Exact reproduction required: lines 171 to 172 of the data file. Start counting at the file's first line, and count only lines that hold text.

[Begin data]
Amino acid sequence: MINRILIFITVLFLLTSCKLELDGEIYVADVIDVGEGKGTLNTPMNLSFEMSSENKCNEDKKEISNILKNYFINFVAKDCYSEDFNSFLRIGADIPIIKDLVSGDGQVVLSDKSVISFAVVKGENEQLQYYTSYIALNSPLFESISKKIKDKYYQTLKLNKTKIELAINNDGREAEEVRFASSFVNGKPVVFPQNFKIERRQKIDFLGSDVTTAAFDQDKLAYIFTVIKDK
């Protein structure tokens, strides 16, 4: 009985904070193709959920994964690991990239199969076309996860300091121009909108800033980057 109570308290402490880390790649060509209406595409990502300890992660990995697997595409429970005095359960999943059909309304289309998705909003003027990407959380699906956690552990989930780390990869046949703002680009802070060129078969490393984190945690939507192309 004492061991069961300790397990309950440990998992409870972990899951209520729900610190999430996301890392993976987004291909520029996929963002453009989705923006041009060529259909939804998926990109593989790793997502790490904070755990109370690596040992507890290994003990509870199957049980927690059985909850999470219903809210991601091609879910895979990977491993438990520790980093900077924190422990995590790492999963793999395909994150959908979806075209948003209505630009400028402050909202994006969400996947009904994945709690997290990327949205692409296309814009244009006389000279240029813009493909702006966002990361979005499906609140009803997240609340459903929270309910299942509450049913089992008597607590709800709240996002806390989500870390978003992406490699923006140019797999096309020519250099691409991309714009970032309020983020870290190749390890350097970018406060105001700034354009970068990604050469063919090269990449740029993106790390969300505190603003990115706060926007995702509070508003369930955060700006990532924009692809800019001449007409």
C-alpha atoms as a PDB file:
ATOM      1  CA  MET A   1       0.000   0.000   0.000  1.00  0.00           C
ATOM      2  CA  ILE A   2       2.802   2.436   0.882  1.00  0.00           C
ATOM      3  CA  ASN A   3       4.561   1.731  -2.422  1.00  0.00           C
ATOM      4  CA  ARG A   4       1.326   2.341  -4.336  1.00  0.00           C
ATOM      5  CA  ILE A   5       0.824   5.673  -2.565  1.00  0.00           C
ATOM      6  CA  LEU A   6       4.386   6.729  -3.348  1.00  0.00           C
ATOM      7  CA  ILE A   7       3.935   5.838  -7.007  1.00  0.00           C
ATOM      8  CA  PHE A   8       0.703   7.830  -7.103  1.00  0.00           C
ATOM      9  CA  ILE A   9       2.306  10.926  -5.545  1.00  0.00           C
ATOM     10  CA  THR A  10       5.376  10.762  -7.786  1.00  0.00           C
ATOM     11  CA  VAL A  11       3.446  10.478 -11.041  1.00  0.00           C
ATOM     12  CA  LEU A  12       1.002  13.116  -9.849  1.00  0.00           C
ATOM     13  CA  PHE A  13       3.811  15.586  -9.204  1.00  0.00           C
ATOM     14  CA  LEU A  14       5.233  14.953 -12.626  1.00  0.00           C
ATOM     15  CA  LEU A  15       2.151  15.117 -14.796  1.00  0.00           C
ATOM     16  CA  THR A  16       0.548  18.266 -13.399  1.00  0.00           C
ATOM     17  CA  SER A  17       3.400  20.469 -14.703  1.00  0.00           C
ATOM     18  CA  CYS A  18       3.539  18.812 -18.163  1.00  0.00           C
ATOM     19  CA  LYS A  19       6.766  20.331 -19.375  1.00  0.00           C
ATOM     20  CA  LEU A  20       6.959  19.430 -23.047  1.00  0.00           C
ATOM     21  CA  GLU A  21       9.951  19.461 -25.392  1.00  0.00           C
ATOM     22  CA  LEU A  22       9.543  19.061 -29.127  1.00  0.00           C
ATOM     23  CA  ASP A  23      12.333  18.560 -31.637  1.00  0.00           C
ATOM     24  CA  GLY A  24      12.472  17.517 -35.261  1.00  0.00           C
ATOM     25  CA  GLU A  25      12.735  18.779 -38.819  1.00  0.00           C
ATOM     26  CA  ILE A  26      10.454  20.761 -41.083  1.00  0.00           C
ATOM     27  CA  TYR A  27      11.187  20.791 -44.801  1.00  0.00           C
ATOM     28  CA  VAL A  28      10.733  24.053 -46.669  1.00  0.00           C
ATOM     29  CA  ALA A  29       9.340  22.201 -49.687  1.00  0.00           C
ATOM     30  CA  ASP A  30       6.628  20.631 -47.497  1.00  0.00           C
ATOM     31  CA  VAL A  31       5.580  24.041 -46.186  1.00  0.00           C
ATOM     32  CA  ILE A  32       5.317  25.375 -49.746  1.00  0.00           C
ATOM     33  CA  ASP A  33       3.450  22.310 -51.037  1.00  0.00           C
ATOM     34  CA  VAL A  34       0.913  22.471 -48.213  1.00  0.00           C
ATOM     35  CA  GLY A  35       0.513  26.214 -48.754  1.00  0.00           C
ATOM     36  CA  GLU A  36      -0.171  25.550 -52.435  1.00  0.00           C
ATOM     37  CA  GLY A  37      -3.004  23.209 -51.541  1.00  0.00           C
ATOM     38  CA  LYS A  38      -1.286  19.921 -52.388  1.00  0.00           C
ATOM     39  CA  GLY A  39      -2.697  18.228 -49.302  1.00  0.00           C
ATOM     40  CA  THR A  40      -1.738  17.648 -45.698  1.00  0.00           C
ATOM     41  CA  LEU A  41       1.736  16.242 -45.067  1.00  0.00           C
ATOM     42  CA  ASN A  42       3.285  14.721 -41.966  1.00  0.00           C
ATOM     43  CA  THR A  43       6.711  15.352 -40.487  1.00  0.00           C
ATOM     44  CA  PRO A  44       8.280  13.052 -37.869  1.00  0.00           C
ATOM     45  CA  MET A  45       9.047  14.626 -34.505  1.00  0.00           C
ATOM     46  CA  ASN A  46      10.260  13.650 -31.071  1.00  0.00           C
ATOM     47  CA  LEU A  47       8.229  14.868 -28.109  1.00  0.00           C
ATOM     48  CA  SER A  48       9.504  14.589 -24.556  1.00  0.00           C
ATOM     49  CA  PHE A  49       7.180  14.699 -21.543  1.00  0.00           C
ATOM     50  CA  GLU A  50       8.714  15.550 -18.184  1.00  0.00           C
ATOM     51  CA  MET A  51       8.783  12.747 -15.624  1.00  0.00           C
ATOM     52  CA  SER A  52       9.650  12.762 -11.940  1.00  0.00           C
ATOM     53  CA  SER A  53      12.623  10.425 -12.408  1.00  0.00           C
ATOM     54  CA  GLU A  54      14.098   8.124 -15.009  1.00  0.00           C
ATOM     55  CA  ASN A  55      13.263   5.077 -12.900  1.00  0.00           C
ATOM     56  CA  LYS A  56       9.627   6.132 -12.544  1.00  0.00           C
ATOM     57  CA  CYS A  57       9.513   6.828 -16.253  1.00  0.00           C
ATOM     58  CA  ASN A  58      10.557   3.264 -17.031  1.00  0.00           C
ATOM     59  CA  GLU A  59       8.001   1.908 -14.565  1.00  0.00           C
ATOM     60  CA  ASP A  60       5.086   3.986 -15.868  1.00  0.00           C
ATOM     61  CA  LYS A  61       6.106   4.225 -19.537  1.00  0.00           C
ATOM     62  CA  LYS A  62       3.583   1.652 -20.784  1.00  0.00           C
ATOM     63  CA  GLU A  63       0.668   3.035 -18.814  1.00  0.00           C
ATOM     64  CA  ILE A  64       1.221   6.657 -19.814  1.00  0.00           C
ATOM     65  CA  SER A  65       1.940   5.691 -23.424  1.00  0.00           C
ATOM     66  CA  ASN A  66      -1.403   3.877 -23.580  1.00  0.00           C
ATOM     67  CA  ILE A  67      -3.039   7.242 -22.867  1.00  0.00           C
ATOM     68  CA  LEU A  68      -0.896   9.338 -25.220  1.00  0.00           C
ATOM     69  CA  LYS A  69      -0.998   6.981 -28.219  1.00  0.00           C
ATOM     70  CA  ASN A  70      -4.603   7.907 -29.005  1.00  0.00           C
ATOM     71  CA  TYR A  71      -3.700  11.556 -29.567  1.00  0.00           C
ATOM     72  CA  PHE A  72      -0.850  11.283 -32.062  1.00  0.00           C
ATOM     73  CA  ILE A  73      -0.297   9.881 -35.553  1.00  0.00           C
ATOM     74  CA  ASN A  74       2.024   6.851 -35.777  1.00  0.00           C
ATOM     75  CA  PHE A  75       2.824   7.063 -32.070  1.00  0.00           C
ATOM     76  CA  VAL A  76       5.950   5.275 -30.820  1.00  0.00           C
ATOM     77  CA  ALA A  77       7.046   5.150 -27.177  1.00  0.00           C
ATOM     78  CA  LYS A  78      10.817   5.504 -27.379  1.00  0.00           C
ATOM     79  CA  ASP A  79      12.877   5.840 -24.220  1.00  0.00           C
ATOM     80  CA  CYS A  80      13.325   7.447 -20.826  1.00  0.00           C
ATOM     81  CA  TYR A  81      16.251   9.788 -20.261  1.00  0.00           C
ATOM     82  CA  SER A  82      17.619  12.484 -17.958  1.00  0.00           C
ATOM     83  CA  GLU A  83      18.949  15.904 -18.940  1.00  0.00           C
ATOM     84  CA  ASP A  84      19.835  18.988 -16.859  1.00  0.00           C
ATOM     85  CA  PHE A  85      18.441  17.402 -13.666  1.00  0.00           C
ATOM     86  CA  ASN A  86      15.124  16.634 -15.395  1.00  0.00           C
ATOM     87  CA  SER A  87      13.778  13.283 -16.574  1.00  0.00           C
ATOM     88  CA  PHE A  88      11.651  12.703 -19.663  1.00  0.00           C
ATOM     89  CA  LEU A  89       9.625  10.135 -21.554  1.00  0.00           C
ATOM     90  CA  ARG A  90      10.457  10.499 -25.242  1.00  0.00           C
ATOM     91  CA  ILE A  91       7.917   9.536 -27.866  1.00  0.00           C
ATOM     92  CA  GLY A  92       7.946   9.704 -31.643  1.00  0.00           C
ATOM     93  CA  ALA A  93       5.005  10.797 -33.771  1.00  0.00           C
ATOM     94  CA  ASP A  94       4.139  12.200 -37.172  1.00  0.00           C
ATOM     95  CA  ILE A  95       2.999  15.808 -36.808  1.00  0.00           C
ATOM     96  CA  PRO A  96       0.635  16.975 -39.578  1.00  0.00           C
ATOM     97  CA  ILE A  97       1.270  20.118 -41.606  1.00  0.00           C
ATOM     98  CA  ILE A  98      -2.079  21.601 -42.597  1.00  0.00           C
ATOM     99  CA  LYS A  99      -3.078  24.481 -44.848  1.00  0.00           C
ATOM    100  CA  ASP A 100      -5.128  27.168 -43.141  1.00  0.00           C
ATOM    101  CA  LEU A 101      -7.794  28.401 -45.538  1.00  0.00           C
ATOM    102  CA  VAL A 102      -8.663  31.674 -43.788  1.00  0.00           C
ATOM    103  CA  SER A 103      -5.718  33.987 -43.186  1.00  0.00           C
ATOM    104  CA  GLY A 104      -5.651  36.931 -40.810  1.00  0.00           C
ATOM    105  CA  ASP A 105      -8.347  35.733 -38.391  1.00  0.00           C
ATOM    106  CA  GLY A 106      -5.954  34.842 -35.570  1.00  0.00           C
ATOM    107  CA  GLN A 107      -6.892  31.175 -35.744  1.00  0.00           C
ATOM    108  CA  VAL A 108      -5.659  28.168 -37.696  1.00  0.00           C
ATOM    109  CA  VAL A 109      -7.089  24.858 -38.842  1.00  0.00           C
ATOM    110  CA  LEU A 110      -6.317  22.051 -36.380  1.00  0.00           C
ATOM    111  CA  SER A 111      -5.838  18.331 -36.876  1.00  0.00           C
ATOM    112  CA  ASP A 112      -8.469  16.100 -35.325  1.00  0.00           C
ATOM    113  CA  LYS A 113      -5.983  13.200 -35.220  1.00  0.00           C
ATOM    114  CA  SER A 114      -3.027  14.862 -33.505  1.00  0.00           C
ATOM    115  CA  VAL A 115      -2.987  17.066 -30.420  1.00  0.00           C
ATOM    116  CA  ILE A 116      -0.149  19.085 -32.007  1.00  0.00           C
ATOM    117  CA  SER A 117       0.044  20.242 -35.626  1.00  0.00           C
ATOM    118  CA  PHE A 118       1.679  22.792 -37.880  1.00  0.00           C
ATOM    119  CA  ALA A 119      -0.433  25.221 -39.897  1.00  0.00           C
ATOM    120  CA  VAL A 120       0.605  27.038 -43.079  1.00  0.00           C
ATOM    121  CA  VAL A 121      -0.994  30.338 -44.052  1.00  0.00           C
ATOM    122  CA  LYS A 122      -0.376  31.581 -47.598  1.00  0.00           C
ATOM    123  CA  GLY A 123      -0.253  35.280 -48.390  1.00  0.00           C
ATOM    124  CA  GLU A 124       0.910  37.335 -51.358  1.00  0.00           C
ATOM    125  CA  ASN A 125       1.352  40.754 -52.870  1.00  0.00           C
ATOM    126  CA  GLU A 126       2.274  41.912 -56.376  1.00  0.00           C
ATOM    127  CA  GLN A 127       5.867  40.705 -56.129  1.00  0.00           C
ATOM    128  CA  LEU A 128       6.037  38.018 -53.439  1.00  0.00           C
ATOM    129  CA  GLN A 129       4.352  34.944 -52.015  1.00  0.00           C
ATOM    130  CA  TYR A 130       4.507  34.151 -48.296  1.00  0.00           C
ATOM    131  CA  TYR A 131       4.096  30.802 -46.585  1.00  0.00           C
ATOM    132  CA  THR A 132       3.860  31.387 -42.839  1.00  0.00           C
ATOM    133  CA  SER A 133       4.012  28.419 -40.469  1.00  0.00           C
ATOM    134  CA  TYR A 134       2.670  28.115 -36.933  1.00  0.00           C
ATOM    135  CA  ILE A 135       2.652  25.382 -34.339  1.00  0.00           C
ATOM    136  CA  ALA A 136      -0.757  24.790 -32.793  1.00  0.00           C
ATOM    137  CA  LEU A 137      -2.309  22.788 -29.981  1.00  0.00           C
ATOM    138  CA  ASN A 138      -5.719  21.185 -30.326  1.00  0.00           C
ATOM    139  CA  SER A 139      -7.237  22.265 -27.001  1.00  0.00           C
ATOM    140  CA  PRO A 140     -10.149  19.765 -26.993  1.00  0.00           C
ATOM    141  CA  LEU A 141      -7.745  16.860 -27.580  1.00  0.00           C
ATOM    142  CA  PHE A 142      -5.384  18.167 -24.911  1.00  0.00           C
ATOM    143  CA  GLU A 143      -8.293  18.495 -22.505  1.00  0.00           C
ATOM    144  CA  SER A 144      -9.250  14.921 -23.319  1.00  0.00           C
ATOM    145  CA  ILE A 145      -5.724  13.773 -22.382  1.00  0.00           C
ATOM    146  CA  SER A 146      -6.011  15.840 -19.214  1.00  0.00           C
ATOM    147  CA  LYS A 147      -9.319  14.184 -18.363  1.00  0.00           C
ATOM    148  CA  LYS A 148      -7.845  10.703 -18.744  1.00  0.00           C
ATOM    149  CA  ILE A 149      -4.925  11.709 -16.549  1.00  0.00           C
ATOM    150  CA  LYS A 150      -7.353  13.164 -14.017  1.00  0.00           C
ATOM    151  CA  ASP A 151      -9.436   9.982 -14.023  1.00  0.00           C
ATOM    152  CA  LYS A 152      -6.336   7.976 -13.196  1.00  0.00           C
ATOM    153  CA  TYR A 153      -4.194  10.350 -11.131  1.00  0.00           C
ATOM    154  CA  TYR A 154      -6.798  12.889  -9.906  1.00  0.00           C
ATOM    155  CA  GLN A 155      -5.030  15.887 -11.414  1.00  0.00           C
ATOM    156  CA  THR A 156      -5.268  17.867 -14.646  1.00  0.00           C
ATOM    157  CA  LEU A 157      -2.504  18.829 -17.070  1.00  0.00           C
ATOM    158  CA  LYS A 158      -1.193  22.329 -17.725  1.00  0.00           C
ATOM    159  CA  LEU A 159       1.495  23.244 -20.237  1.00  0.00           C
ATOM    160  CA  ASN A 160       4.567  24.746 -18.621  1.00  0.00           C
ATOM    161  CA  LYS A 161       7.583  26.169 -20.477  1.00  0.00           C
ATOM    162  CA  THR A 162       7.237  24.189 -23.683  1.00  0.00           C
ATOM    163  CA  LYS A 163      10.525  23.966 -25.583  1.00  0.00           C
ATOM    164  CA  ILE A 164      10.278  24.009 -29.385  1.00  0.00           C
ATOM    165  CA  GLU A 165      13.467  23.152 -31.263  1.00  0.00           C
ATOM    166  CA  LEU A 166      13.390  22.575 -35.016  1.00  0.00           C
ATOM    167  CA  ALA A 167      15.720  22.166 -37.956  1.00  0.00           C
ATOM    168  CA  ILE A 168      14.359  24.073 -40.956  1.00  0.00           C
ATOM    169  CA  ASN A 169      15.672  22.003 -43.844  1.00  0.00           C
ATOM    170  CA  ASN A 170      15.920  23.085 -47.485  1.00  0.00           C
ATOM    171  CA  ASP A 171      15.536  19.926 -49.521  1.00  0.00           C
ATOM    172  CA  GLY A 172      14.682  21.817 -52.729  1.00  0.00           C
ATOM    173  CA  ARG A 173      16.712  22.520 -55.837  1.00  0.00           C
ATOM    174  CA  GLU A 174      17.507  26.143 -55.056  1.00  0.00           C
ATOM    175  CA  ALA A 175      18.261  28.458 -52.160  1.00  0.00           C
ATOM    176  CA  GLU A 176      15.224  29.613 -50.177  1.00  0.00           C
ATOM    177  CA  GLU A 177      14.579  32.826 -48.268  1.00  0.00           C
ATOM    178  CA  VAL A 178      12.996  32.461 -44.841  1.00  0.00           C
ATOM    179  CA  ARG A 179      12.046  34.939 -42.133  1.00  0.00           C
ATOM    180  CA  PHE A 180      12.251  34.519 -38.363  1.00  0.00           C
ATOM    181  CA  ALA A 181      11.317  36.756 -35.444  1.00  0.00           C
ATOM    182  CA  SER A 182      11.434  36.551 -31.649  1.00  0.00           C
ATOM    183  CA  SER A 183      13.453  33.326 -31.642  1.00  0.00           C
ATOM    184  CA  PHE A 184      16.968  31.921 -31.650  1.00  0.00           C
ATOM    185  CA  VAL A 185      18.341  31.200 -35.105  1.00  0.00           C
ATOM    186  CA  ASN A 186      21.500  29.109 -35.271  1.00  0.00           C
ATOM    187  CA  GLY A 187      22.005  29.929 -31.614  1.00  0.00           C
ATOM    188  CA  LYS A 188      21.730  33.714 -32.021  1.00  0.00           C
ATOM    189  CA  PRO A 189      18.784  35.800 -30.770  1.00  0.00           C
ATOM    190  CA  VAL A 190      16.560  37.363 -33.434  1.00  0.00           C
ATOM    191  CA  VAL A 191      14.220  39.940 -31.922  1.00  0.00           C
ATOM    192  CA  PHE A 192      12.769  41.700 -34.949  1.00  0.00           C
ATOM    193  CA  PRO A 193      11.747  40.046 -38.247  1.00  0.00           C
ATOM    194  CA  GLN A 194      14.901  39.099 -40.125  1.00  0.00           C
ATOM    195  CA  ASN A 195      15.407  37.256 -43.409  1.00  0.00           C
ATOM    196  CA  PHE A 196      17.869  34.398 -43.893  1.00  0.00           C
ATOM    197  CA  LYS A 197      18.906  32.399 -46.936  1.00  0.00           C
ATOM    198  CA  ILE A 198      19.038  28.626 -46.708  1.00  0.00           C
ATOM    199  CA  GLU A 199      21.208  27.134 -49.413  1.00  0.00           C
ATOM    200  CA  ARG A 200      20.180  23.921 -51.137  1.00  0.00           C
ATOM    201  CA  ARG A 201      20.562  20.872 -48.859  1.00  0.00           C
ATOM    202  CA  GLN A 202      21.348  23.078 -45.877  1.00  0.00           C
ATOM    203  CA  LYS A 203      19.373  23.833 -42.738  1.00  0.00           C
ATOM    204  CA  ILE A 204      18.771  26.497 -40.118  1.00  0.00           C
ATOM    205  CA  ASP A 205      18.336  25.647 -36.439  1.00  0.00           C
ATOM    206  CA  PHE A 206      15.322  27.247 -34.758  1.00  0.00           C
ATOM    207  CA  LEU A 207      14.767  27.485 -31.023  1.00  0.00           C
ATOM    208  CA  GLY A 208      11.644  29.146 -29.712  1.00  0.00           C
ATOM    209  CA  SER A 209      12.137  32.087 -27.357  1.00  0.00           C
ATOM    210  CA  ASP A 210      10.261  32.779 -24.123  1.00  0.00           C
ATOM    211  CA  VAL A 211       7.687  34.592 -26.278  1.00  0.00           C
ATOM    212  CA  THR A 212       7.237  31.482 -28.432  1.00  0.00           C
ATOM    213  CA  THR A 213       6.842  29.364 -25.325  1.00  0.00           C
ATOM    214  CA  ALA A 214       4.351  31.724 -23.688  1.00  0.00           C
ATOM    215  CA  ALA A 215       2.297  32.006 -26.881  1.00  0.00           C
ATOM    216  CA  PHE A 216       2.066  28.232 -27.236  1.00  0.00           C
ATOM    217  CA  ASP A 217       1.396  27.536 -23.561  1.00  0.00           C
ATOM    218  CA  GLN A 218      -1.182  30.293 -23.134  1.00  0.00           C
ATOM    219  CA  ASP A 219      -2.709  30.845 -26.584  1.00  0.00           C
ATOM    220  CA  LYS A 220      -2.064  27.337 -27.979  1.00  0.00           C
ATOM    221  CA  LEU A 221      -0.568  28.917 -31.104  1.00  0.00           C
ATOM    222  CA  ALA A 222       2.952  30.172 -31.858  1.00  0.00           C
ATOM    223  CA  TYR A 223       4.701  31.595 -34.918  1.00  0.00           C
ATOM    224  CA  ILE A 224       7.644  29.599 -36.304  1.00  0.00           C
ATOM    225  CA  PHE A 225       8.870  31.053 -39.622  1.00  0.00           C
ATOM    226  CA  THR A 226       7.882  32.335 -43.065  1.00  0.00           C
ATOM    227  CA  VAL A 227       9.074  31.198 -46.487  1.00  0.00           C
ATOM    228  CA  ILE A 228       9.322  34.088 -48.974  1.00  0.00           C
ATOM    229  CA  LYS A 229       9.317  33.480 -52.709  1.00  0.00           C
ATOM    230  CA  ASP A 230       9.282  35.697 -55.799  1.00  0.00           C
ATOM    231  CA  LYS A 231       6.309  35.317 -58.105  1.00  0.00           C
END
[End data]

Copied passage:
ATOM    168  CA  ILE A 168      14.359  24.073 -40.956  1.00  0.00           C
ATOM    169  CA  ASN A 169      15.672  22.003 -43.844  1.00  0.00           C